Opinion

RBI’s cryptocurrency dilemma

Updated on: Jan 19, 2022
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Instead of banning it, the RBI could allow cryptocurrencies with effective regulation

The RBI recently ruffled some feathers when it announced its intention to completely ban all private cryptocurrency. In response, two schools of thought sprang out. Monetary authorities who believe the central bank ought to hold complete control over money supply commensurate with desired long run growth stand against next-gen globalists who argue crypto is the new tomorrow and India will lack competitiveness if it doesn’t jump on the digital bandwagon.

After all, Bitcoin alone has gained a whopping 1,95,000 per cent since its market debut in 2012. Today, total crypto market has ballooned with over 10,000 different currencies and stands at $2.05 trillion, or equivalent to the 8th largest economy globally.

Undoubtedly crypto enjoys incredible popularity even in India as it stands 7th globally in terms of population owned crypto at least once (over 10 crore). Should it then be classified as ‘money’? With increasing advancements in technology, the definition of what constitutes money is blurring.

The commodity theory of money classifies it as a unit of account, medium of exchange and store of value.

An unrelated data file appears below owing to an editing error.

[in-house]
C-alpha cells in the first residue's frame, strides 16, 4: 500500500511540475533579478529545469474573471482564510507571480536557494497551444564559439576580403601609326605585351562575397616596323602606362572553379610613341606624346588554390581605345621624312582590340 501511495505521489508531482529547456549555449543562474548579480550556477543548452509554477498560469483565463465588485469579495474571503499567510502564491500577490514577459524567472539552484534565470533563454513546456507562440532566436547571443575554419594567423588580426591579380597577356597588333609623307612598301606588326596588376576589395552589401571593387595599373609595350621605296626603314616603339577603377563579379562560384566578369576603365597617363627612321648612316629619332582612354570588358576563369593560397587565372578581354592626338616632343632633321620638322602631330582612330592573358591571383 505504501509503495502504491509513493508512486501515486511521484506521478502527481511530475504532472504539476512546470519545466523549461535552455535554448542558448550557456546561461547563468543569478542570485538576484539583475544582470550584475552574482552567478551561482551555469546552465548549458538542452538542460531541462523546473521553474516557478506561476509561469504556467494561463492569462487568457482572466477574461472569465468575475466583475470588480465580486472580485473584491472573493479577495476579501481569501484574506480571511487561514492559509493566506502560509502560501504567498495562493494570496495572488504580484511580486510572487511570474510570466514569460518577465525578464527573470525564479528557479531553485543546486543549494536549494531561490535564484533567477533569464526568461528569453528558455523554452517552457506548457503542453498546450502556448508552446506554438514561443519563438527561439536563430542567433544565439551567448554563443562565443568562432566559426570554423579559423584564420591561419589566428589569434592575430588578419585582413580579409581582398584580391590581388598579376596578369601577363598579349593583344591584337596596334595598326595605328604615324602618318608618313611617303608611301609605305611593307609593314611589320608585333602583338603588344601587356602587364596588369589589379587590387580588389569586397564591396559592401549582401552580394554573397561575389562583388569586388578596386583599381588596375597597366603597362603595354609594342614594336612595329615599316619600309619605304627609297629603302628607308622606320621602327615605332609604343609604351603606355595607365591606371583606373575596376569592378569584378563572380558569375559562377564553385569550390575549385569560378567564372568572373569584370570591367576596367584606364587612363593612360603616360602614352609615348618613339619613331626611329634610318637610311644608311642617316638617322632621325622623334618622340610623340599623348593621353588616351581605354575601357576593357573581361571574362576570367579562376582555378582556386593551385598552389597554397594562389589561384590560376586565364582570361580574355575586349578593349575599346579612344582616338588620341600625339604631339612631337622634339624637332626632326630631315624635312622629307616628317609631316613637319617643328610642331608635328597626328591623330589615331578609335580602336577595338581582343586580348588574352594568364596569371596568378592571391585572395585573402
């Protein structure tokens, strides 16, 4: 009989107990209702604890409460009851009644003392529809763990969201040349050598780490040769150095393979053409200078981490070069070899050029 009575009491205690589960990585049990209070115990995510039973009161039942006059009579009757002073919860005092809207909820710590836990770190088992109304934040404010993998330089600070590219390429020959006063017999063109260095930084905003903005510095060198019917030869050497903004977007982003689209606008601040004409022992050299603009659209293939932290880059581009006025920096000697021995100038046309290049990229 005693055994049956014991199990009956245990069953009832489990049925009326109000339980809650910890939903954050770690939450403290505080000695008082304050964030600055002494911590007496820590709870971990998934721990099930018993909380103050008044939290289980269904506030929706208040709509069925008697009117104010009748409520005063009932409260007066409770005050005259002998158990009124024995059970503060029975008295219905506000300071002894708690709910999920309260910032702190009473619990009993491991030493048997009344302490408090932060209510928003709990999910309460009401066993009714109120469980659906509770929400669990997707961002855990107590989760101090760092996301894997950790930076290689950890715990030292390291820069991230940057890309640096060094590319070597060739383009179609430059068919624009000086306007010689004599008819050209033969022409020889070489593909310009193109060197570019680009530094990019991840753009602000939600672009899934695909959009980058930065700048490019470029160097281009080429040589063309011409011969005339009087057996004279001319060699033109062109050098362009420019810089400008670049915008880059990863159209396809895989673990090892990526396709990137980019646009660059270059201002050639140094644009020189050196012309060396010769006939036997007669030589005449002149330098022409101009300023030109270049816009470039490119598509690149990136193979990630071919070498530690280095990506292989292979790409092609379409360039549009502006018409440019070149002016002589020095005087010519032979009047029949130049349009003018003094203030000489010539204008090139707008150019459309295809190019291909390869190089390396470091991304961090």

Crypto has it all! It can be (i) traded in fractions e.g., 0.0001 BTC, (ii) universally traded as a mode of payment without any transaction fee, and most important of them all, (iii) a speculative asset hoarding value.

However, it is a cause of serious concern precisely for the last reason. The fluctuations in its prices make crypto too volatile to bank on; given it is not backed by any reserves or credible authority.

Bringing in the credit theory adds the perspective of an abstract entity which can be used as a standard of deferred payment, requiring credibility in the money and creditworthiness of the issuer. This is where the issue becomes contentious!

‘Fiat’ money problem

While cryptocurrency can be issued for credit, its existence is decentralised, i.e., the central bank can no longer play the role of monetary authority and hence, cannot ‘print this as fiat money’ of today that makes them legal tender.

In fact, crypto currency as a decentralised digital alterative to state-backed currency was meant to bring sanity to the ever-expanding money supply at the will of central banks to repose social trust.

This sentiment was furthered with diminishing trust in the global banking system post-global financial crisis as central banks stood helpless to witness carnage of institutional insolvency.

Thus, the key features of cryptocurrency include its (i) transparent blockchain network that can control transaction information, (ii) easy-to-verify complex algorithm driven codings, and (iii) limited supply protecting its underlying ‘value’ to keep it ‘predictable’.

Speculation problem

However, while doing so, it also lends itself into a highly speculative asset! Indeed, crypto has been mimicking the equity market ever since the pandemic. Should crypto then be classified as a financial asset instead? Notwithstanding the public’s rising interest in crypto, the strength of the underlying promise is too volatile to be accepted as money in Emerging Markets, especially India. Perhaps, brought under effective regulation, this volatility might in fact stable down.